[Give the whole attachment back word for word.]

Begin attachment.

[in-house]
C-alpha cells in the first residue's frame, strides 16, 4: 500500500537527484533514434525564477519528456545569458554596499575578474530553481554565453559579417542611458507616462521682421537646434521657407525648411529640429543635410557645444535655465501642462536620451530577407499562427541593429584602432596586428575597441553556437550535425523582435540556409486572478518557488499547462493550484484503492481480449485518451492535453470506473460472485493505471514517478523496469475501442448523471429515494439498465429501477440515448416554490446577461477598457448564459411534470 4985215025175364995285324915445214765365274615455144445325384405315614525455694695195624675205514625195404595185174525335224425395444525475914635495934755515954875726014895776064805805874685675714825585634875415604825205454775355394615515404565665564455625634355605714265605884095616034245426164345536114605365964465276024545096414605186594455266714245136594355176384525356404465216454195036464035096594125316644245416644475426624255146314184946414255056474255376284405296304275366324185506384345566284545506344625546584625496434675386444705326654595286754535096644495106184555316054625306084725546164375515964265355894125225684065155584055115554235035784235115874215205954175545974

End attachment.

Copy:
[in-house]
C-alpha cells in the first residue's frame, strides 16, 4: 500500500537527484533514434525564477519528456545569458554596499575578474530553481554565453559579417542611458507616462521682421537646434521657407525648411529640429543635410557645444535655465501642462536620451530577407499562427541593429584602432596586428575597441553556437550535425523582435540556409486572478518557488499547462493550484484503492481480449485518451492535453470506473460472485493505471514517478523496469475501442448523471429515494439498465429501477440515448416554490446577461477598457448564459411534470 4985215025175364995285324915445214765365274615455144445325384405315614525455694695195624675205514625195404595185174525335224425395444525475914635495934755515954875726014895776064805805874685675714825585634875415604825205454775355394615515404565665564455625634355605714265605884095616034245426164345536114605365964465276024545096414605186594455266714245136594355176384525356404465216454195036464035096594125316644245416644475426624255146314184946414255056474255376284405296304275366324185506384345566284545506344625546584625496434675386444705326654595286754535096644495106184555316054625306084725546164375515964265355894125225684065155584055115554235035784235115874215205954175545974